Written in clear, accessible prose, the Fourth edition of Computer Ethics brings together philosophy, law, and technology. The text provides an in-depth exploration and analysis of a broad range of topics regarding the ethical implications of widespread use of computer technology. The approach is normative while also exposing the student to alternative ethical stances.
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Computer Ethics: Analyzing Information Technology,
The 4th edition brings the field of computer ethics into the 21st Century. Drawing on concepts and theories from STS, this edition introduces a new approach: sociotechnical computer ethics. The book maintains a focus on enduring issues of privacy, property, democracy, and professional ethics while coming to grips with current developments in computing, information, communication technologies, and ethical issues around social networking, free and open source software, Wikipedia, artificial agents, and more.
The new edition is accessible to undergraduates while at the same time providing analyses that will be of interest to scholars and theorists. As before, chapters begin with short scenarios that make the issues concrete; explain the issues clearly; provide rigorous and provocative discussion; and conclude with a set of study questions.
"Perhaps the greatest strength of this work is that it excels at being both a college course textbook and as a book that advances the basic ideas that comprise the field."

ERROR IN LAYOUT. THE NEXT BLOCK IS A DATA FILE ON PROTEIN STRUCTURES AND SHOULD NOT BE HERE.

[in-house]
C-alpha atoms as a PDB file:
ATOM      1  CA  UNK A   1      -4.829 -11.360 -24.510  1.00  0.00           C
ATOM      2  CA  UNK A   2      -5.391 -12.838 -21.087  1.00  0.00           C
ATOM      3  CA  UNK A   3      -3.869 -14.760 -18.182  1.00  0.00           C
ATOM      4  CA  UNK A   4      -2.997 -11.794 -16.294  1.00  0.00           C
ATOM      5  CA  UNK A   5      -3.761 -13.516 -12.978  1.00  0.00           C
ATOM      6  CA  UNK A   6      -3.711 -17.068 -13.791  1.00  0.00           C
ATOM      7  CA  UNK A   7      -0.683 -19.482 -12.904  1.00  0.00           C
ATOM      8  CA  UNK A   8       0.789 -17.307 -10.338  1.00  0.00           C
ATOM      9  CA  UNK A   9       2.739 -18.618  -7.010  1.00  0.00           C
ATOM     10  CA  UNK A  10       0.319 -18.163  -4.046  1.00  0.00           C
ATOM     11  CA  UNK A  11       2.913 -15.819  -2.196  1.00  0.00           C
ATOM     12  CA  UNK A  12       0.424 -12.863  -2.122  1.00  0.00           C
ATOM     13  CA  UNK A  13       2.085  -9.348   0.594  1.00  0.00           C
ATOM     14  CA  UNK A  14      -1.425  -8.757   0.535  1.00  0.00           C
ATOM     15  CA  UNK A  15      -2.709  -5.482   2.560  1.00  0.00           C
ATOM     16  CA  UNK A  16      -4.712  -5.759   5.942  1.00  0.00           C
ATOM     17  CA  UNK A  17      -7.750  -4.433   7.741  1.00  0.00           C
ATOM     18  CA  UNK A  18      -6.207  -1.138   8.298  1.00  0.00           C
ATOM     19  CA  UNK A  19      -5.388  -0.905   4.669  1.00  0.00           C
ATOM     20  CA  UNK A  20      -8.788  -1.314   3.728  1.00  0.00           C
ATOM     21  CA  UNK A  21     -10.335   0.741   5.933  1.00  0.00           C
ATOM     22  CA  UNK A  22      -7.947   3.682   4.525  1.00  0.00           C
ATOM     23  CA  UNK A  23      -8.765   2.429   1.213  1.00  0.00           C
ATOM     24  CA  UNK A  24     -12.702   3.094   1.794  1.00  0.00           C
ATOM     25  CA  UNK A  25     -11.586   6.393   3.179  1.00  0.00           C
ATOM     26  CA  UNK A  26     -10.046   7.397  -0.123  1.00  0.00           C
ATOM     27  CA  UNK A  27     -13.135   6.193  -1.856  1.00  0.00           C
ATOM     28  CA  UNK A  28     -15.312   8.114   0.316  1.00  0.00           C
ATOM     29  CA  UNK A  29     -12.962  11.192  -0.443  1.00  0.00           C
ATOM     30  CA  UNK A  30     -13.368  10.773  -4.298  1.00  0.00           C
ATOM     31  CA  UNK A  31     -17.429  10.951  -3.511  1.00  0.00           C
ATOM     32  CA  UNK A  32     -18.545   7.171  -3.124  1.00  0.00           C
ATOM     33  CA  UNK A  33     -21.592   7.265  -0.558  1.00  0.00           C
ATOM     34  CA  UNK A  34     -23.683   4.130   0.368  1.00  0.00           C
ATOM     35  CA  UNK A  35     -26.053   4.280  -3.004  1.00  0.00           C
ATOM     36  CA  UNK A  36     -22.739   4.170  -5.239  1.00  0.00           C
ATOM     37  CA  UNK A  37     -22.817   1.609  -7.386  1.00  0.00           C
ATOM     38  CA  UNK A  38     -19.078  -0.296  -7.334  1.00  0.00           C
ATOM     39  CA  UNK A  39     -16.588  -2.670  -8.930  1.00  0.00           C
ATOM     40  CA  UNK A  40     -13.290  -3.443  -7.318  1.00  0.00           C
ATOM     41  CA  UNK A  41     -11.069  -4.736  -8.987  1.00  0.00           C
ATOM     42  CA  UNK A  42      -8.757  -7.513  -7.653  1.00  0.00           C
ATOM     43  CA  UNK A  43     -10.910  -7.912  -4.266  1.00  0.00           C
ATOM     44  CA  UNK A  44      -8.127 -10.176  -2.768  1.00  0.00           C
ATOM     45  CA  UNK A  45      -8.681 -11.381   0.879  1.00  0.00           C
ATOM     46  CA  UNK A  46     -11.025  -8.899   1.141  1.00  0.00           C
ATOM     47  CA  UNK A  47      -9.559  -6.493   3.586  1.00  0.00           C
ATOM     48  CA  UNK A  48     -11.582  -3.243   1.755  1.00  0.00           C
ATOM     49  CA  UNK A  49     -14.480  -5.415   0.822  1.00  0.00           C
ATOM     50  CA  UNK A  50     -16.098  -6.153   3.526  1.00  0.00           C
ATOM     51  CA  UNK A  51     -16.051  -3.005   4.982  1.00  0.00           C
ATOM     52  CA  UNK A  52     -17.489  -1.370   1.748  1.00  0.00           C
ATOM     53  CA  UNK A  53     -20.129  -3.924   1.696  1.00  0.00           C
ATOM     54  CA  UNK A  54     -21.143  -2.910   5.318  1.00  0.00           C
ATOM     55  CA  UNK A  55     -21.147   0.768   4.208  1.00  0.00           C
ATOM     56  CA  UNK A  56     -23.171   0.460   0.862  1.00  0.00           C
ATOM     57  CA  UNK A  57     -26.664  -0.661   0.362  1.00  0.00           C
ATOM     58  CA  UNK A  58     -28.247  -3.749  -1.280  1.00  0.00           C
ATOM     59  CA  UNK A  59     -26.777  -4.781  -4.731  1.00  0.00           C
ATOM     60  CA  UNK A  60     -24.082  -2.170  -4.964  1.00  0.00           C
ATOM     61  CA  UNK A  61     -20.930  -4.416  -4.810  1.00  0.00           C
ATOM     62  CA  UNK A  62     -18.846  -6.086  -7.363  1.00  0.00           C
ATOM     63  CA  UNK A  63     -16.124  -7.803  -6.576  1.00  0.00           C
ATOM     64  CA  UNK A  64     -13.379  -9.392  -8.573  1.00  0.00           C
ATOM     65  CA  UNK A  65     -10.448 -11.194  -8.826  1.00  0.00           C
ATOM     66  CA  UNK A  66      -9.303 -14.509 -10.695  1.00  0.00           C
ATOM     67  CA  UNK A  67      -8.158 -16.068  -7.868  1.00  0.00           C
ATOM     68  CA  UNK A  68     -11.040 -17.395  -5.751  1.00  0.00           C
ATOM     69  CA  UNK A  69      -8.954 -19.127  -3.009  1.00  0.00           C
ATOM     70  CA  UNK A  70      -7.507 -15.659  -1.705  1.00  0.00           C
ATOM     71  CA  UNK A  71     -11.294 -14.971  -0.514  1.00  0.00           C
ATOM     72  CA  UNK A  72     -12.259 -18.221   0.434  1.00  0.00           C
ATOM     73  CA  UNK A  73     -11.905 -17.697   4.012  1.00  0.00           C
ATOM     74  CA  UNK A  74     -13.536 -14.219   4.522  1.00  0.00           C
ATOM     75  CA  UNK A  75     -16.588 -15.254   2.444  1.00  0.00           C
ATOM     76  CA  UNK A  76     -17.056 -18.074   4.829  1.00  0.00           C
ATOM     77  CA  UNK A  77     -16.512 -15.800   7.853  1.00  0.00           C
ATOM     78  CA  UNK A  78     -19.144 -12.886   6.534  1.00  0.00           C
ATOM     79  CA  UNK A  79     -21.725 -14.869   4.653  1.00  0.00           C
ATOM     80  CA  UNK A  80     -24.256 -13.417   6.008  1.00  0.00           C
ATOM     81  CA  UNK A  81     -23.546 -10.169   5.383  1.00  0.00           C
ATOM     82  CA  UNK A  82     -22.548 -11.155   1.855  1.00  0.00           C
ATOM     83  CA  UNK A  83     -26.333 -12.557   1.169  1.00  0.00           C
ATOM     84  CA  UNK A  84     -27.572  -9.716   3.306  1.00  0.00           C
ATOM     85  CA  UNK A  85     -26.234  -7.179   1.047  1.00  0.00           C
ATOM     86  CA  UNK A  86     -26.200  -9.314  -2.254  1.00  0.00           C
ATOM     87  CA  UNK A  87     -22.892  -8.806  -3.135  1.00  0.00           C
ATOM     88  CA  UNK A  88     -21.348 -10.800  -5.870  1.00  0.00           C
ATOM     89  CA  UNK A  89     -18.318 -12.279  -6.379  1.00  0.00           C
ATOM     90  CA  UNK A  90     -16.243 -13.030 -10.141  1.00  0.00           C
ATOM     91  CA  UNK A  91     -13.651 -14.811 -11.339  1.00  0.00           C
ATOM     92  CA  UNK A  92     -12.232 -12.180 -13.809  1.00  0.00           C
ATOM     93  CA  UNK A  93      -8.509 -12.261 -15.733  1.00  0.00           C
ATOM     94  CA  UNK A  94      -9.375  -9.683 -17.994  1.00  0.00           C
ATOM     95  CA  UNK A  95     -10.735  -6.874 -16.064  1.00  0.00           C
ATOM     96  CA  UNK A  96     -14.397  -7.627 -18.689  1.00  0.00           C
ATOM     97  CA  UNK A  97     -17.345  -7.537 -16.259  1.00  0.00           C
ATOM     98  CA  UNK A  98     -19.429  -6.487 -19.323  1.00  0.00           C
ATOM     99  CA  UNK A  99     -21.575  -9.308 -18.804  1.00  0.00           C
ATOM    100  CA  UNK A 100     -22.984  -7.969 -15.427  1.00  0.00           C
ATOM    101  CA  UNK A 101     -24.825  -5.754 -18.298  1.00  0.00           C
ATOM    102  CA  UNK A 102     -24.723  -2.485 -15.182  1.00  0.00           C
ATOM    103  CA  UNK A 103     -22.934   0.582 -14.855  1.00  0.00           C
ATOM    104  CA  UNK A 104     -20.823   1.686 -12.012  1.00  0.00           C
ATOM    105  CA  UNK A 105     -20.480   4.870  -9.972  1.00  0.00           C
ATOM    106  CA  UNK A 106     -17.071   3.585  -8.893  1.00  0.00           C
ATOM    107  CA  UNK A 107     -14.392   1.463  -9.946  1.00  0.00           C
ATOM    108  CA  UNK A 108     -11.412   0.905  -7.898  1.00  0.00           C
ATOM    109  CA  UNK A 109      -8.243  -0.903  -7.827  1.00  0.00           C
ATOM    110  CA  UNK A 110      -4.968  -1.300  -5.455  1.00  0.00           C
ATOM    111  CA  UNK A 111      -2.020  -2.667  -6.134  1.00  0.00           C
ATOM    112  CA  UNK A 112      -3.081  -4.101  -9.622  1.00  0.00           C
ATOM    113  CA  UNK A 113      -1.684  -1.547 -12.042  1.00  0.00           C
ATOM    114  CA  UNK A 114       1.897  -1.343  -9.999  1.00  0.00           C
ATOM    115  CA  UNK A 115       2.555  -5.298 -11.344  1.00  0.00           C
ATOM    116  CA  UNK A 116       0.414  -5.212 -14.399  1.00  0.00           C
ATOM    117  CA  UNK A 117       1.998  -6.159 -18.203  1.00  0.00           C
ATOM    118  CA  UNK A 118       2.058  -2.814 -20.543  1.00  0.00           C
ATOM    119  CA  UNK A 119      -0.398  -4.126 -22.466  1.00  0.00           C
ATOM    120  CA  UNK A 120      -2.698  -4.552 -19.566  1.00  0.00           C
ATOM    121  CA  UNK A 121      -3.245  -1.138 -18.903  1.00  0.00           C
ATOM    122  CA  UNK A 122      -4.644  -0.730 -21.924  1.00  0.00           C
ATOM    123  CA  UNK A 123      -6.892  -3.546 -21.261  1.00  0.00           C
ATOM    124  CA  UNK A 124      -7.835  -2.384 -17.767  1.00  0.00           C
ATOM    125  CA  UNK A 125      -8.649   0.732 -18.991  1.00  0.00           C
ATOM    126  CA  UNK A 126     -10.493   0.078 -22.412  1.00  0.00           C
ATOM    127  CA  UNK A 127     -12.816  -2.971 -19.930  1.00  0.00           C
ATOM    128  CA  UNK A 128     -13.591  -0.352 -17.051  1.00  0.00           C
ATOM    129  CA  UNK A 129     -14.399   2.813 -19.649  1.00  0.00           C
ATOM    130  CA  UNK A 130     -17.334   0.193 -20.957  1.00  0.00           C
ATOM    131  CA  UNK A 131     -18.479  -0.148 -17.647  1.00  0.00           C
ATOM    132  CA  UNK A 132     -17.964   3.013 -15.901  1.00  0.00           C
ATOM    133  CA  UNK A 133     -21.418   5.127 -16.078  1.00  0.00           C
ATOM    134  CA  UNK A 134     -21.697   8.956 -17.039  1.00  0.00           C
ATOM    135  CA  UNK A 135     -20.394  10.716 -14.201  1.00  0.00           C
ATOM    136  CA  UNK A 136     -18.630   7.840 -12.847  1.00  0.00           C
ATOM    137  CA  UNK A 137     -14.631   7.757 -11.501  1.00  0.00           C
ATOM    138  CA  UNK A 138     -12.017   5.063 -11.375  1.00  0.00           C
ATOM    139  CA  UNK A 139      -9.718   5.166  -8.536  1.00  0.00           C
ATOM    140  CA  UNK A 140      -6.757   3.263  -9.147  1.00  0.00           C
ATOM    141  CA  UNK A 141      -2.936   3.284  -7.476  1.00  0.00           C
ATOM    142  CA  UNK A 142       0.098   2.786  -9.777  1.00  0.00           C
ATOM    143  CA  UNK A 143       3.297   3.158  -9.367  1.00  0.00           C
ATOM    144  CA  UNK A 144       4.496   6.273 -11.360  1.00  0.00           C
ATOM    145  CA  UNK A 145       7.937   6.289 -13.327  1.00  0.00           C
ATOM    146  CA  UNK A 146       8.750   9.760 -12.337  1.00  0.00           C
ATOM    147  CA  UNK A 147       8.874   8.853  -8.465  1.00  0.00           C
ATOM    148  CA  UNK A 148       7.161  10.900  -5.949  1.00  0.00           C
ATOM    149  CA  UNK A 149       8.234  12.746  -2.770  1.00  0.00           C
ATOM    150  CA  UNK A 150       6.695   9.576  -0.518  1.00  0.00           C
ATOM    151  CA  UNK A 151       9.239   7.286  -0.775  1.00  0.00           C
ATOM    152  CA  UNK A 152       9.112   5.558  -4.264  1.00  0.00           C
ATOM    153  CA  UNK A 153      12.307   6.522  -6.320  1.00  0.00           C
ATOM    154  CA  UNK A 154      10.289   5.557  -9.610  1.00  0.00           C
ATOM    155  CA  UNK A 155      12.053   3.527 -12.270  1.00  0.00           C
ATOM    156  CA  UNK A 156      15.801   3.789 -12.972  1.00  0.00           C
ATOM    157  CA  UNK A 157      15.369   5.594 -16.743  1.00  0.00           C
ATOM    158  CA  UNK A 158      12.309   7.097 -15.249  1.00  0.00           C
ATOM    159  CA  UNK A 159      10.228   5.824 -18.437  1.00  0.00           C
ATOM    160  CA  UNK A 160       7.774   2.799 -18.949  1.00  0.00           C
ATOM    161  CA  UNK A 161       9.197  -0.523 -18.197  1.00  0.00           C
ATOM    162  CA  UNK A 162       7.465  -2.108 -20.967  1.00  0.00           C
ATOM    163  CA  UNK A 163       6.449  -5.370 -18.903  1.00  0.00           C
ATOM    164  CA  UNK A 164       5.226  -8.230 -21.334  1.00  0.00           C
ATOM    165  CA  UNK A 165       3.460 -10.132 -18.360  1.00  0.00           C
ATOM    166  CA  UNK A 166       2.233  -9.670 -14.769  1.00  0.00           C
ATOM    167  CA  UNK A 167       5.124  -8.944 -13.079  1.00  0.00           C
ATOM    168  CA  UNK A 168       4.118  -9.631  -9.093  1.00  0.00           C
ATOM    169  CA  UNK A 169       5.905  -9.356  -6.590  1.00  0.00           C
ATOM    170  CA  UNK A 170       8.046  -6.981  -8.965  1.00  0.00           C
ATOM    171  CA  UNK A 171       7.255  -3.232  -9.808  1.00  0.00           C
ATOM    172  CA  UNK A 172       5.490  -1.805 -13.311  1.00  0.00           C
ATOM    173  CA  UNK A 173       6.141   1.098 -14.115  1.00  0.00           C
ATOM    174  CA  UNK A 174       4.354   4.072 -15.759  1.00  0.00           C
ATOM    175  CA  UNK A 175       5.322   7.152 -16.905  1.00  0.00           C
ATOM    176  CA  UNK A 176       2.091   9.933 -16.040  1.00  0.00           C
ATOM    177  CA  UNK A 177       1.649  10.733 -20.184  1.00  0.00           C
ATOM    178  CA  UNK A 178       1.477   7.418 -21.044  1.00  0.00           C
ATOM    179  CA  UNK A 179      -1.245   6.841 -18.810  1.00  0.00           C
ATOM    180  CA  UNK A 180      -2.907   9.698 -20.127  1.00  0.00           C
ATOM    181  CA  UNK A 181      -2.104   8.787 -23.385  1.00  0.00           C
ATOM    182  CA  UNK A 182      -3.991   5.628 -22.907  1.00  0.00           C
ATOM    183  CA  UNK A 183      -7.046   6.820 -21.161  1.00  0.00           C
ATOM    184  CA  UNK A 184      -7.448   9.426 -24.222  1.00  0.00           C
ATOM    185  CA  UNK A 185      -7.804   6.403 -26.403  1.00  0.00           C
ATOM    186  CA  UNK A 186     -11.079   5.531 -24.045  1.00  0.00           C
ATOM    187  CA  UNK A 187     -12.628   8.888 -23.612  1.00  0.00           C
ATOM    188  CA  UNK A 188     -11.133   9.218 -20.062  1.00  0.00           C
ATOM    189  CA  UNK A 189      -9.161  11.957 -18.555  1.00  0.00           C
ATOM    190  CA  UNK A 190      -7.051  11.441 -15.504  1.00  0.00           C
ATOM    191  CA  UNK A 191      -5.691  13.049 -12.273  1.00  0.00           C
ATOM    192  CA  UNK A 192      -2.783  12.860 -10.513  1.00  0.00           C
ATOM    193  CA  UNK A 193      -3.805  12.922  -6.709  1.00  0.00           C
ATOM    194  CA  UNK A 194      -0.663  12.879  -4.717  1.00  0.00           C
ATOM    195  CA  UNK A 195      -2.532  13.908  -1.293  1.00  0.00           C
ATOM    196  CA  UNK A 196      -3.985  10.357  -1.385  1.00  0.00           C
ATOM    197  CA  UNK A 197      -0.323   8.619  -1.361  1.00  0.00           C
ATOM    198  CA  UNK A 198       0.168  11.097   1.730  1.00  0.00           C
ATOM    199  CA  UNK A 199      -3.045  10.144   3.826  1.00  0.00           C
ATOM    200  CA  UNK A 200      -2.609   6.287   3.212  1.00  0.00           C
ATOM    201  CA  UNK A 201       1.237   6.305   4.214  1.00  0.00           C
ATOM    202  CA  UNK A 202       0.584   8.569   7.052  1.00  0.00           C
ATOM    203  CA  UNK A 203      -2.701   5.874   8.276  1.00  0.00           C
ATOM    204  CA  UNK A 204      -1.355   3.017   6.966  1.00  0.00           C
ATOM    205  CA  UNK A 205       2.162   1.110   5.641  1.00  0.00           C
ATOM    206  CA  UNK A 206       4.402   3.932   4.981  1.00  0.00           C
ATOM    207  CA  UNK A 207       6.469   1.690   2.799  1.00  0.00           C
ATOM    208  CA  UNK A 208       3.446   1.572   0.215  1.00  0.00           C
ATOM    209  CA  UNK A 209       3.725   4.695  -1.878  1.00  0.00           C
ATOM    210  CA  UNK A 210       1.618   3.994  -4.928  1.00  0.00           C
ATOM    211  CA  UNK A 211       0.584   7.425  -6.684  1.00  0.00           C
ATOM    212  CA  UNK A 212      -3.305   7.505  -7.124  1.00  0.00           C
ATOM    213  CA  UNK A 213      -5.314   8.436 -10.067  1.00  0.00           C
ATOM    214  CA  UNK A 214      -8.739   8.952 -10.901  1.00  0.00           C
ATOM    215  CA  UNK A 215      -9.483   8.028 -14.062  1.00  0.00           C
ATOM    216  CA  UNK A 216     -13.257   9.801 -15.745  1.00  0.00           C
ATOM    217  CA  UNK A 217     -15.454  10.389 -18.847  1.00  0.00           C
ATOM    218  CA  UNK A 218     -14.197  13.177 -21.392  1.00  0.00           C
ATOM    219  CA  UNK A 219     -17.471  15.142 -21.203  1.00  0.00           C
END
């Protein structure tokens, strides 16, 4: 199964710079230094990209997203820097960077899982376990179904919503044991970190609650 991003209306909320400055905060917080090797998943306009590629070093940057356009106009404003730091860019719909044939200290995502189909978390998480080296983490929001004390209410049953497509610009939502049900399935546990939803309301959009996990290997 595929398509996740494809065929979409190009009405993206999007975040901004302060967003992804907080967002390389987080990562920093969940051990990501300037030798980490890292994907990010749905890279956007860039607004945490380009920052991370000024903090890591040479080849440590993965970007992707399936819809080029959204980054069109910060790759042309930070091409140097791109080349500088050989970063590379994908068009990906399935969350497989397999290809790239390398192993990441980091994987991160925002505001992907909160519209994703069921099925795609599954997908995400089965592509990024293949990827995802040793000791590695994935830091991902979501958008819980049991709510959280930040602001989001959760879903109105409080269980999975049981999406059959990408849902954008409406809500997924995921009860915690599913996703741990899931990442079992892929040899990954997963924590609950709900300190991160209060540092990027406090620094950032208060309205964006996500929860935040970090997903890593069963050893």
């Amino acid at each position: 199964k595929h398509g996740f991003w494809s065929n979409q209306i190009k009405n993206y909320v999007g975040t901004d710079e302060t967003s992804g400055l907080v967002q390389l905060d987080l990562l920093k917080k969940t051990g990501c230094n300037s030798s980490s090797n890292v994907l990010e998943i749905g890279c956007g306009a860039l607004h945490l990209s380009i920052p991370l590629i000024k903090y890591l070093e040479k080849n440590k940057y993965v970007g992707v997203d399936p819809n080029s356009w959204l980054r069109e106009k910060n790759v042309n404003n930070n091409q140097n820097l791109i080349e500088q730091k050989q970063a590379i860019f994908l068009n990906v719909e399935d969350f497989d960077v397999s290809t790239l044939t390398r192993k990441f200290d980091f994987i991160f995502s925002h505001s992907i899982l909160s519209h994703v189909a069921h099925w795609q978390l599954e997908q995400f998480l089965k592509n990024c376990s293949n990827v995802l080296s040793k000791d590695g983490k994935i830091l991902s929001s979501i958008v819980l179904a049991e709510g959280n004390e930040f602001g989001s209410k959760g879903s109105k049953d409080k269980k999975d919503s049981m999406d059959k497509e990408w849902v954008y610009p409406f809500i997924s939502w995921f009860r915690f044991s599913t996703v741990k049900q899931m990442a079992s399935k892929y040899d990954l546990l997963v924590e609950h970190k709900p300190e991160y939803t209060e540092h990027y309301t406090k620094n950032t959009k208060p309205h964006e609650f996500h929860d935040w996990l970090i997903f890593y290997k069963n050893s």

Peter Madsen, Carnegie Melon University
"I believe this is the best text on the market for Computer Ethics."
Day Radebaugh, Wichita State University
"The author does a good job of setting the setting the stage for a discussion on Computer Ethics and the many important factors surrounding this field."
Demetria Enis-Cole, University of North TexasAbout the Author:
Deborah G. Johnson is the Anne Shirley Carter Olsson Professor of Applied Ethics and Chair of the Department of Science, Technology, and Society at the University of Virginia. Johnson has devoted her career to understanding the connections between ethics and technology. She received the John Barwise prize from the American Philosophical Association in 2004; the Sterling Olmsted Award from the Liberal Education Division of the American Society for Engineering Education in 2001; and the ACM SIGCAS Making a Difference Award in 2000.
Keith W. Miller is a Professor of Computer Science at the University of Illinois at Springfield. His work in software engineering and computer ethics provide complementary perspectives to questions that challenge computer professionals. He is the editor-in-chief of IEEE Technology and Society, and helped develop the Software Engineering Code of Ethics and Professional Practice. He was named a University of Illinois Scholar in 2000 and received the ACM SIGCAS Outstanding Service Award in 2006.
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